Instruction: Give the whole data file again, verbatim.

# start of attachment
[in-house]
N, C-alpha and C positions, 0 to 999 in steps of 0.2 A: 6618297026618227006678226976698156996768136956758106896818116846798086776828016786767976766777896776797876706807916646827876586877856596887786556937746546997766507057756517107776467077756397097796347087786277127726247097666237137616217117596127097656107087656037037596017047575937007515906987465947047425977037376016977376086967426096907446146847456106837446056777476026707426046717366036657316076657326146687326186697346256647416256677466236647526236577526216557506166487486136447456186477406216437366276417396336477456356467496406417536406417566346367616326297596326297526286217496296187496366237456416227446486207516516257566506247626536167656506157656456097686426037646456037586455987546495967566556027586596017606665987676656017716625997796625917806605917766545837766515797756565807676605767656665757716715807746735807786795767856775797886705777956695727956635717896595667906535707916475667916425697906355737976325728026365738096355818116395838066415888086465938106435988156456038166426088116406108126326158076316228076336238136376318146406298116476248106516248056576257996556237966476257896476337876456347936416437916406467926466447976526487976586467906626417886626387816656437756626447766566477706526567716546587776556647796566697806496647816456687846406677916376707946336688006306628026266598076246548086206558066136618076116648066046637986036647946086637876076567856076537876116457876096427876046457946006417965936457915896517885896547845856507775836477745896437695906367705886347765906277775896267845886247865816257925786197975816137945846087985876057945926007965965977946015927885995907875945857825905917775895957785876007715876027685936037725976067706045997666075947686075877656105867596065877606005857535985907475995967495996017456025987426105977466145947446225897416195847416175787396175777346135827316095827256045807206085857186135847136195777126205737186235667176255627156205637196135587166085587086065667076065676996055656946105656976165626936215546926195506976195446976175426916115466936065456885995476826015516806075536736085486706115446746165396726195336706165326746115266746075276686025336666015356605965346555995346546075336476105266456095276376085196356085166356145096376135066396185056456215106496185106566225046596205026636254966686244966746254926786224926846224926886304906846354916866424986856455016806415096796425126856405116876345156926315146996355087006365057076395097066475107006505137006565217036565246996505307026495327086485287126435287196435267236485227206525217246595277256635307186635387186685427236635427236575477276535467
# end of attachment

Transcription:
[in-house]
N, C-alpha and C positions, 0 to 999 in steps of 0.2 A: 6618297026618227006678226976698156996768136956758106896818116846798086776828016786767976766777896776797876706807916646827876586877856596887786556937746546997766507057756517107776467077756397097796347087786277127726247097666237137616217117596127097656107087656037037596017047575937007515906987465947047425977037376016977376086967426096907446146847456106837446056777476026707426046717366036657316076657326146687326186697346256647416256677466236647526236577526216557506166487486136447456186477406216437366276417396336477456356467496406417536406417566346367616326297596326297526286217496296187496366237456416227446486207516516257566506247626536167656506157656456097686426037646456037586455987546495967566556027586596017606665987676656017716625997796625917806605917766545837766515797756565807676605767656665757716715807746735807786795767856775797886705777956695727956635717896595667906535707916475667916425697906355737976325728026365738096355818116395838066415888086465938106435988156456038166426088116406108126326158076316228076336238136376318146406298116476248106516248056576257996556237966476257896476337876456347936416437916406467926466447976526487976586467906626417886626387816656437756626447766566477706526567716546587776556647796566697806496647816456687846406677916376707946336688006306628026266598076246548086206558066136618076116648066046637986036647946086637876076567856076537876116457876096427876046457946006417965936457915896517885896547845856507775836477745896437695906367705886347765906277775896267845886247865816257925786197975816137945846087985876057945926007965965977946015927885995907875945857825905917775895957785876007715876027685936037725976067706045997666075947686075877656105867596065877606005857535985907475995967495996017456025987426105977466145947446225897416195847416175787396175777346135827316095827256045807206085857186135847136195777126205737186235667176255627156205637196135587166085587086065667076065676996055656946105656976165626936215546926195506976195446976175426916115466936065456885995476826015516806075536736085486706115446746165396726195336706165326746115266746075276686025336666015356605965346555995346546075336476105266456095276376085196356085166356145096376135066396185056456215106496185106566225046596205026636254966686244966746254926786224926846224926886304906846354916866424986856455016806415096796425126856405116876345156926315146996355087006365057076395097066475107006505137006565217036565246996505307026495327086485287126435287196435267236485227206525217246595277256635307186635387186685427236635427236575477276535467